The Upstairs Delicatessen, by Dwight Garner (Farrar, Straus & Giroux). Garner, whose book reviews are a highlight of the Times culture pages, serves up a commonplace book composed of literary quotations, advice for living, recipes, and a heaping side order of memoir. The assortment makes it clear that, in his reading and at the table, Garner, like A. J. Liebling before him, is a man of immense appetites. He likes his dishes unpretentious––his yearning for chili dogs is at least as powerful as his love of oysters––and his tastes as a reader range from thrillers centered on hardboiled boozers to “Ulysses,” in which grilled mutton kidneys thrill Leopold Bloom, with their “tang of faintly scented urine.” Garner’s mind––his “upstairs delicatessen”––is generous, excellent company.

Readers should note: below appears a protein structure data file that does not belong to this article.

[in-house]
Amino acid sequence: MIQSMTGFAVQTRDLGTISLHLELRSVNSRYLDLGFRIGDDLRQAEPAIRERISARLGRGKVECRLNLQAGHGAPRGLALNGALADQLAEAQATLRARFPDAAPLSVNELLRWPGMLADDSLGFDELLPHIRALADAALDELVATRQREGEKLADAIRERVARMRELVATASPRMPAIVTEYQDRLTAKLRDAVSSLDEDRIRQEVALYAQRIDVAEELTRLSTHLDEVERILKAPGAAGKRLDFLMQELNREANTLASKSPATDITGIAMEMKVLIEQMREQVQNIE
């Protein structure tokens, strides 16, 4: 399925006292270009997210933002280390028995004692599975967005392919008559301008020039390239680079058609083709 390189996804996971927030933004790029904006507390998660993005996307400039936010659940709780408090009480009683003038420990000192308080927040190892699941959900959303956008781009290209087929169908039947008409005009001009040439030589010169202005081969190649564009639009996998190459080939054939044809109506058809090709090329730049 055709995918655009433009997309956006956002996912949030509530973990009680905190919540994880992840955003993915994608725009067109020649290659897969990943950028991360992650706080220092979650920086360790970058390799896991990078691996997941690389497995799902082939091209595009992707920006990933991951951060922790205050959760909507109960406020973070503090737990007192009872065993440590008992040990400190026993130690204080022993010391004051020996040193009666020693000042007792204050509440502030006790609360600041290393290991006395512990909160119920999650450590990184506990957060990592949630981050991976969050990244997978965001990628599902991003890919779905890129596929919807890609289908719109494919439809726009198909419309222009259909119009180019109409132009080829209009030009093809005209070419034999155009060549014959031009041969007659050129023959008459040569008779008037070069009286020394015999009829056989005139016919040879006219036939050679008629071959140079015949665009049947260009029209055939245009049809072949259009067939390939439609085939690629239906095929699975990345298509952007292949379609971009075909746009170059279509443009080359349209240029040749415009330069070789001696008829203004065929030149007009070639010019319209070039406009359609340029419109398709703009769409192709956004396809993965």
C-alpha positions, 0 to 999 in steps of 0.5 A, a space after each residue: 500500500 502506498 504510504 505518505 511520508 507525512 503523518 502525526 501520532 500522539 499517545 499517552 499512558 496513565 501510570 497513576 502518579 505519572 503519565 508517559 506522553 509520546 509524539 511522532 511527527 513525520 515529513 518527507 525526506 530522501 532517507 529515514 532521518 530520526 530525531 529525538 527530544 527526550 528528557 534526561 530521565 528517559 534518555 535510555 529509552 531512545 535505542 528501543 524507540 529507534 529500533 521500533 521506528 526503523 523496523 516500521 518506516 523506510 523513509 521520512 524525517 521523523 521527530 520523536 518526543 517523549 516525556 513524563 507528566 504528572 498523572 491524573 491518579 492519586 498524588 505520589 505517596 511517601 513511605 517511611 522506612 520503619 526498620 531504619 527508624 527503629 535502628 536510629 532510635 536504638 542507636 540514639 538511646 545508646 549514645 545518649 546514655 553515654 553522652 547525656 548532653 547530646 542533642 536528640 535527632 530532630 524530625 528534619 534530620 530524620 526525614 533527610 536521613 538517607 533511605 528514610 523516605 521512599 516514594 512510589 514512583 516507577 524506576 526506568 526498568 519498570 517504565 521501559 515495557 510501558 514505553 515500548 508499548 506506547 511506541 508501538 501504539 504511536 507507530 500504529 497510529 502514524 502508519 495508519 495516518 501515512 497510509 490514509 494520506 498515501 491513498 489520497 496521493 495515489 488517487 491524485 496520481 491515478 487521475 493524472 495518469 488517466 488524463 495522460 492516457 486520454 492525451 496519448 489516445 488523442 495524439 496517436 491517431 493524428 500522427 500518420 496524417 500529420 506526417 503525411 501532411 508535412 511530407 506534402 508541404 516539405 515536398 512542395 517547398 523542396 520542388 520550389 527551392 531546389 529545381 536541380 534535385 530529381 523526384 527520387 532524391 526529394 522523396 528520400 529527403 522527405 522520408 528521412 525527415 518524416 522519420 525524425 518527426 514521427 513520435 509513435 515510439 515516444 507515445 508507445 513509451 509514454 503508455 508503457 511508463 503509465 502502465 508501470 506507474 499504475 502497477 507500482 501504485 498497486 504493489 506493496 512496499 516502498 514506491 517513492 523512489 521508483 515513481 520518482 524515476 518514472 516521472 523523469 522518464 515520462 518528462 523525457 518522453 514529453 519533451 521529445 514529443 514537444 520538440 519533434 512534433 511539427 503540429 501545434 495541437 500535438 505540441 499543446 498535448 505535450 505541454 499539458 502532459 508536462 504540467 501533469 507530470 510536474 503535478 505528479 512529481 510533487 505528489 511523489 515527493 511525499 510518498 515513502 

Revolutionary Spring, by Christopher Clark (Crown). This Cambridge historian’s scrupulous survey takes up the interconnected uprisings that engulfed almost all of Europe in 1848. Arguing that they represent “the only truly European revolution that there has ever been,” Clark follows these revolts’ trajectories, from heady beginnings, when parliaments were convened and new constitutions proliferated, to counter-revolutionary backlashes. Resisting the “stigma of failure” that has tended to lurk over this period, he insists that it was consequential, calling it “the particle collision chamber at the centre of the European nineteenth century. People, groups and ideas flew into it, crashed together, fused or fragmented, and emerged in showers of new entities whose trails can be traced through the decades that followed.”
Read our reviews of the year’s notable new fiction and nonfiction.